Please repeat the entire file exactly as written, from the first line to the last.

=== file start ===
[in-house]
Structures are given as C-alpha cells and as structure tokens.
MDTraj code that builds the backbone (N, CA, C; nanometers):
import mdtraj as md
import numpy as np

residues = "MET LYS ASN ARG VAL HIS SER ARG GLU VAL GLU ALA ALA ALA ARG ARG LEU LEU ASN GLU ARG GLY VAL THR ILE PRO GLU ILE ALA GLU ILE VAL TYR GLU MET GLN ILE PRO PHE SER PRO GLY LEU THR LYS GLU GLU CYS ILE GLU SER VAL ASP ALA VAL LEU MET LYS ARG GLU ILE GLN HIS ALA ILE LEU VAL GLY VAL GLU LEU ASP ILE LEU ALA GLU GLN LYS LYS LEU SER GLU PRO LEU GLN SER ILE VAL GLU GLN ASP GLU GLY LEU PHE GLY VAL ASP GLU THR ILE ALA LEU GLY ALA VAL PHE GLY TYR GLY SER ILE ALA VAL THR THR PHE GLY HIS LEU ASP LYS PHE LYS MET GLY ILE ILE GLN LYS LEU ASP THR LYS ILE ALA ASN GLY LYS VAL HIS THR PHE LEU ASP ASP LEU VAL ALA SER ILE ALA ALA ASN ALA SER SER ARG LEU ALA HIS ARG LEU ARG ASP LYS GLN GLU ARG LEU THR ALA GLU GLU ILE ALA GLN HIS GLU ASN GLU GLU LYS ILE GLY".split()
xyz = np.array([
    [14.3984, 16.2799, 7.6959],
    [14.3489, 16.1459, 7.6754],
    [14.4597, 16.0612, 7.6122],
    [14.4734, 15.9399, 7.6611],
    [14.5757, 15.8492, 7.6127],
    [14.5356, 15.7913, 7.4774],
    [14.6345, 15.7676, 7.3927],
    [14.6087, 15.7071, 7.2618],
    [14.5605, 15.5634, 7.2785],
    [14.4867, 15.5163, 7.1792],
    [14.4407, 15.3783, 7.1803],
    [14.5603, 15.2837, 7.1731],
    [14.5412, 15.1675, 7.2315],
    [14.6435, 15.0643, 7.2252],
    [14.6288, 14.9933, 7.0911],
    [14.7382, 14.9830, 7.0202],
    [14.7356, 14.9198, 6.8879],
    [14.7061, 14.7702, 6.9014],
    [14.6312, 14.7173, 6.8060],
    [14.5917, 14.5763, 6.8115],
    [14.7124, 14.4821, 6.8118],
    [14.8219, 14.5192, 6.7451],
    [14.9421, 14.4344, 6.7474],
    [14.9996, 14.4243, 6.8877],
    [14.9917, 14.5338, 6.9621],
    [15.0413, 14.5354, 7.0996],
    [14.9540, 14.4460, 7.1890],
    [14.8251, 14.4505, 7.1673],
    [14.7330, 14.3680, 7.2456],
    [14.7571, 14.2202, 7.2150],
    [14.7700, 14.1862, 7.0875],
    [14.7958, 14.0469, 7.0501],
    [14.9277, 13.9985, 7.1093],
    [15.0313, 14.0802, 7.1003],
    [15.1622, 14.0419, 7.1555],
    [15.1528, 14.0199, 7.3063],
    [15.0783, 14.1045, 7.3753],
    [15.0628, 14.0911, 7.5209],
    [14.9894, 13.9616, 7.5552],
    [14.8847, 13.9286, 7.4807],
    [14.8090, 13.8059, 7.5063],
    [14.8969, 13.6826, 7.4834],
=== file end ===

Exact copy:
[in-house]
Structures are given as C-alpha cells and as structure tokens.
MDTraj code that builds the backbone (N, CA, C; nanometers):
import mdtraj as md
import numpy as np

residues = "MET LYS ASN ARG VAL HIS SER ARG GLU VAL GLU ALA ALA ALA ARG ARG LEU LEU ASN GLU ARG GLY VAL THR ILE PRO GLU ILE ALA GLU ILE VAL TYR GLU MET GLN ILE PRO PHE SER PRO GLY LEU THR LYS GLU GLU CYS ILE GLU SER VAL ASP ALA VAL LEU MET LYS ARG GLU ILE GLN HIS ALA ILE LEU VAL GLY VAL GLU LEU ASP ILE LEU ALA GLU GLN LYS LYS LEU SER GLU PRO LEU GLN SER ILE VAL GLU GLN ASP GLU GLY LEU PHE GLY VAL ASP GLU THR ILE ALA LEU GLY ALA VAL PHE GLY TYR GLY SER ILE ALA VAL THR THR PHE GLY HIS LEU ASP LYS PHE LYS MET GLY ILE ILE GLN LYS LEU ASP THR LYS ILE ALA ASN GLY LYS VAL HIS THR PHE LEU ASP ASP LEU VAL ALA SER ILE ALA ALA ASN ALA SER SER ARG LEU ALA HIS ARG LEU ARG ASP LYS GLN GLU ARG LEU THR ALA GLU GLU ILE ALA GLN HIS GLU ASN GLU GLU LYS ILE GLY".split()
xyz = np.array([
    [14.3984, 16.2799, 7.6959],
    [14.3489, 16.1459, 7.6754],
    [14.4597, 16.0612, 7.6122],
    [14.4734, 15.9399, 7.6611],
    [14.5757, 15.8492, 7.6127],
    [14.5356, 15.7913, 7.4774],
    [14.6345, 15.7676, 7.3927],
    [14.6087, 15.7071, 7.2618],
    [14.5605, 15.5634, 7.2785],
    [14.4867, 15.5163, 7.1792],
    [14.4407, 15.3783, 7.1803],
    [14.5603, 15.2837, 7.1731],
    [14.5412, 15.1675, 7.2315],
    [14.6435, 15.0643, 7.2252],
    [14.6288, 14.9933, 7.0911],
    [14.7382, 14.9830, 7.0202],
    [14.7356, 14.9198, 6.8879],
    [14.7061, 14.7702, 6.9014],
    [14.6312, 14.7173, 6.8060],
    [14.5917, 14.5763, 6.8115],
    [14.7124, 14.4821, 6.8118],
    [14.8219, 14.5192, 6.7451],
    [14.9421, 14.4344, 6.7474],
    [14.9996, 14.4243, 6.8877],
    [14.9917, 14.5338, 6.9621],
    [15.0413, 14.5354, 7.0996],
    [14.9540, 14.4460, 7.1890],
    [14.8251, 14.4505, 7.1673],
    [14.7330, 14.3680, 7.2456],
    [14.7571, 14.2202, 7.2150],
    [14.7700, 14.1862, 7.0875],
    [14.7958, 14.0469, 7.0501],
    [14.9277, 13.9985, 7.1093],
    [15.0313, 14.0802, 7.1003],
    [15.1622, 14.0419, 7.1555],
    [15.1528, 14.0199, 7.3063],
    [15.0783, 14.1045, 7.3753],
    [15.0628, 14.0911, 7.5209],
    [14.9894, 13.9616, 7.5552],
    [14.8847, 13.9286, 7.4807],
    [14.8090, 13.8059, 7.5063],
    [14.8969, 13.6826, 7.4834],